Sec. 36. Examination of judgment obligor when judgment unsatisfied. ó When the return of a writ of execution issued against property of a judgment obligor, or any one of several obligors in the same judgment, shows that the judgment remains unsatisfied, in whole or in part, the judgment obligee, at any time after such return is made, shall be entitled to an order from the court which rendered the said judgment, requiring such judgment obligor to appear and be examined concerning his property and income before such court or before a commissioner appointed by it, at a specified time and place; and proceedings may thereupon be had for the application of the property and income of the judgment obligor towards the satisfaction of the judgment. But no judgment obligor shall be so required to appear before a court or commissioner outside the province or city in which such obligor resides or is found. (Emphasis supplied)
Thus, the trial court committed no abuse of discretion in scheduling the examination of petitioner on 22 March 2002. On the contrary, it acted with utmost judiciousness to avoid a miscarriage of justice because petitioner was reported to be about to leave for Canada, a fact which petitioner did not refute in his Manifestation of 19 March 2002.
It is noteworthy that while petitioner insisted that he still had until 14 April 2002 to file a reply or comment on the motion for examination, he also manifested through counsel on 5 April 2002 that he already left for Canada on 26 March 2002 and will not be back until the last week of July or the first week of August 2002. It is obvious then that petitioner wanted to gain time to avoid being examined.
With respect to the 10 April 2002 hearing, it is established that petitioner was already in Canada at the time of the scheduled hearing. Nonetheless, it must be stressed that the re-scheduling of the hearing to 10 April 2002 was brought about by his unjustifiable failure to attend the 22 March 2002 hearing.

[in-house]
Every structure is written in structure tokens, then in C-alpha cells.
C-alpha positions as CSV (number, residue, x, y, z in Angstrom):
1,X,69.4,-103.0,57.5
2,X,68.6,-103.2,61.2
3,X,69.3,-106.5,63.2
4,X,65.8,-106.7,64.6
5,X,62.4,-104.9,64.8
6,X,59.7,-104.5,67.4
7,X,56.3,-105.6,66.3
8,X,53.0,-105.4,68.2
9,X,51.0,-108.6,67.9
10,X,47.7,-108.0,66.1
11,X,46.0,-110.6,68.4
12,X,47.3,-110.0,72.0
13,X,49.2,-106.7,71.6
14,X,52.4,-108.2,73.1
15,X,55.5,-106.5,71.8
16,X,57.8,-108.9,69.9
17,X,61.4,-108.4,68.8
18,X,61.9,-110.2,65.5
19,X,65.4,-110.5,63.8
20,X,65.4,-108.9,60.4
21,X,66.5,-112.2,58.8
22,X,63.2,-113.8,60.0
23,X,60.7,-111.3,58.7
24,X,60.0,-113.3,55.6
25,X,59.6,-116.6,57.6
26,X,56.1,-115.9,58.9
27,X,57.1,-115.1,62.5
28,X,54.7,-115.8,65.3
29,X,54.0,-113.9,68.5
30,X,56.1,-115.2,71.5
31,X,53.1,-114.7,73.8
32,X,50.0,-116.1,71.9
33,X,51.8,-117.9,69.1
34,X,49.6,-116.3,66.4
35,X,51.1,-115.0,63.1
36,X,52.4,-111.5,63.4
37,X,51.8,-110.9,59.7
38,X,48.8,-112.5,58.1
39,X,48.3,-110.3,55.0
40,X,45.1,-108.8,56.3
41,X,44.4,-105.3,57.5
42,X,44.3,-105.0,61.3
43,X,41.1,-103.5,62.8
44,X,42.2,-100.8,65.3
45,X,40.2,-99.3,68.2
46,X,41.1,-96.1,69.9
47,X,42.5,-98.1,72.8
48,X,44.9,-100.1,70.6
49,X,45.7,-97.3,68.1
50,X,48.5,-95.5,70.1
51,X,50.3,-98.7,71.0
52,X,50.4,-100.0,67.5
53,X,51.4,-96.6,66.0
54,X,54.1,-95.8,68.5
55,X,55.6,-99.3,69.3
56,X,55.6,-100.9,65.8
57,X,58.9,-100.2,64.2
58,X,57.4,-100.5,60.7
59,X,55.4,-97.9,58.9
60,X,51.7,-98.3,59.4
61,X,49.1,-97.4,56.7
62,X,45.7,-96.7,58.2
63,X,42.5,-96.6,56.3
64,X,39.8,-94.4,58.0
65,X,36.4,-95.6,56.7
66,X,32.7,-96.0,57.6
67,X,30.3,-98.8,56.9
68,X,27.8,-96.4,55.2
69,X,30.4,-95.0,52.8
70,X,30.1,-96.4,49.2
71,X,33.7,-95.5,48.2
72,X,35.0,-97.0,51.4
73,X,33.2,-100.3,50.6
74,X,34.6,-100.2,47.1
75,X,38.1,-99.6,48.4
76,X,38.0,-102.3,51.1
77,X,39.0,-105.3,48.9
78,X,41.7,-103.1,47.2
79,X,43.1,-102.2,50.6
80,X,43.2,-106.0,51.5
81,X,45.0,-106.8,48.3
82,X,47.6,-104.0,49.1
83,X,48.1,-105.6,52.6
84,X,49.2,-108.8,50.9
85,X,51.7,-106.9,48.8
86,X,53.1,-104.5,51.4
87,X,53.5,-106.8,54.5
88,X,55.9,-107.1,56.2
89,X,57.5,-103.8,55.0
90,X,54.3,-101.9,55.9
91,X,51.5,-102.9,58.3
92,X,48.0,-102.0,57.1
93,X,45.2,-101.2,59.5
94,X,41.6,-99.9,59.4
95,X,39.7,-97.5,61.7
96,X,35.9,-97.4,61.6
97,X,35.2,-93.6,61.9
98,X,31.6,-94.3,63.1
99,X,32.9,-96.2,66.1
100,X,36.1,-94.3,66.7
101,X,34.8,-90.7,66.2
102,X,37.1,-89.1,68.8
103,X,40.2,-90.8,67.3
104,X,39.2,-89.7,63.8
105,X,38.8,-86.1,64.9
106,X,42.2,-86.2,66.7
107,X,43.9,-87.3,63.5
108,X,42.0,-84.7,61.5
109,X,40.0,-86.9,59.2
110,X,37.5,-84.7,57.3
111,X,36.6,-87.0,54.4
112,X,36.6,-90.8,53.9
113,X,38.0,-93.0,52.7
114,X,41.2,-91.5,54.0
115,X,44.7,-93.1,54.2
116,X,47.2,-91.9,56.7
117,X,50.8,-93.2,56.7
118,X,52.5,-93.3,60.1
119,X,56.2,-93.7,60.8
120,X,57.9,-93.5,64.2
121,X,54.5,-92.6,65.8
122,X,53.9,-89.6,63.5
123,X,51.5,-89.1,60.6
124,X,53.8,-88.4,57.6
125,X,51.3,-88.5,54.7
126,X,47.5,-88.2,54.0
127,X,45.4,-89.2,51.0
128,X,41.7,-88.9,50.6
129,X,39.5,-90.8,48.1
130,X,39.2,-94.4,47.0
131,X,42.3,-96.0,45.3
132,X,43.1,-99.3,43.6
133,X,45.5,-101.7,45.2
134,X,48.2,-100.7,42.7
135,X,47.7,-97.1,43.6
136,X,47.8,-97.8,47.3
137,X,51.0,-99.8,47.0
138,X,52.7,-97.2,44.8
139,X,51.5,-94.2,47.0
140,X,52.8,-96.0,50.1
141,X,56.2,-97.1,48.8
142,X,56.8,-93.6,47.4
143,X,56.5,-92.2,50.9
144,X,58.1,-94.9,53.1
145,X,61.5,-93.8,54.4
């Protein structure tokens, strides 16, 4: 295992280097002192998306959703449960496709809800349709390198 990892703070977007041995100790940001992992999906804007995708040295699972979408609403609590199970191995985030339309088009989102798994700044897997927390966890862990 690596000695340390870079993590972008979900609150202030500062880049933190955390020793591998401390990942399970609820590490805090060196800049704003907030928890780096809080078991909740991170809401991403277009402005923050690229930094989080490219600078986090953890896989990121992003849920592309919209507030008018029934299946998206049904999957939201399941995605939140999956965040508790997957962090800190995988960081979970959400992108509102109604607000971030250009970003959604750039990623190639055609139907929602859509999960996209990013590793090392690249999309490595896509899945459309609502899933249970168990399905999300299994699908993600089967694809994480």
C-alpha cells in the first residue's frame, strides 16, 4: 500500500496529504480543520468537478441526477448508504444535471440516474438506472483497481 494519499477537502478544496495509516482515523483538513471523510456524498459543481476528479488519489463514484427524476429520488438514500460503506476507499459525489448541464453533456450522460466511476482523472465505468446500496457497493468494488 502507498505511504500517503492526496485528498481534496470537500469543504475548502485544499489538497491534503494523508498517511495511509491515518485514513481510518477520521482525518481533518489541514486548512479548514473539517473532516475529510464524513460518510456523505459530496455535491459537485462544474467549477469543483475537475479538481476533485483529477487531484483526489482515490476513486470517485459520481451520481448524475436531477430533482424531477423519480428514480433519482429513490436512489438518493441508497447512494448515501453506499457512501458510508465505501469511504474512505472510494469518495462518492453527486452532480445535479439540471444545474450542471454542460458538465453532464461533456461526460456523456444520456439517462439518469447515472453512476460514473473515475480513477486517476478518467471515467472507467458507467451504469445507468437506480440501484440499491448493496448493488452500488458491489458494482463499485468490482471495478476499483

Subsequently, despite petitionerís 19 March 2002 and 5 April 2002 manifestations that he would return to the Philippines sometime during the last week of July or first week of August 2002, petitioner did not attend the 23 October 2002 hearing. Again, instead of filing a motion to reset the hearing, petitioner filed a manifestation the day before the scheduled hearing, informing the court that he will be unable to attend the hearing and suggesting the hearing to be reset to 9 December 2002. Such manifestation to re-schedule the 23 October 2002 hearing was, for all intents and purposes, a motion to postpone the hearing , but the pleading did not contain a notice of hearing.
It is of no moment that petitioner was eventually examined as judgment obligor on 17 December 2002, nine (9) months after the original setting. His subsequent appearance at the hearing did not wipe out his contemptuous conduct.
We shall now take up the penalties imposed by the trial court.
Under Section 7 of Rule 71 of the Rules of Court, a person found guilty of contempt of court against a Regional Trial Court may be punished with a fine not exceeding thirty thousand pesos or imprisonment not exceeding six (6) months, or both. The penalties ofor imprisonment for three months and a fine of twenty thousand pesos are within the allowable penalties the trial court itit may impose. However, the penalties of imprisonment and fine may be imposed one at a time, or together.
In the present case, the nature of the contemptuous acts committed are civil in nature. Section 7 of Rule 71 of the Rules of Court provides for indefinite incarceration in civil contempt proceedings to compel a party to comply with the order of the court. This may be resorted to where the attendant circumstances are such that the non-compliance with the court order is an utter disregard of the authority of the court which has then no other recourse but to use its coercive power.16 It has been held that "when a person or party is legally and validly required by a court to appear before it for a certain purpose, when that requirement is disobeyed, the only remedy left for the court is to use force to bring such person or party before it."17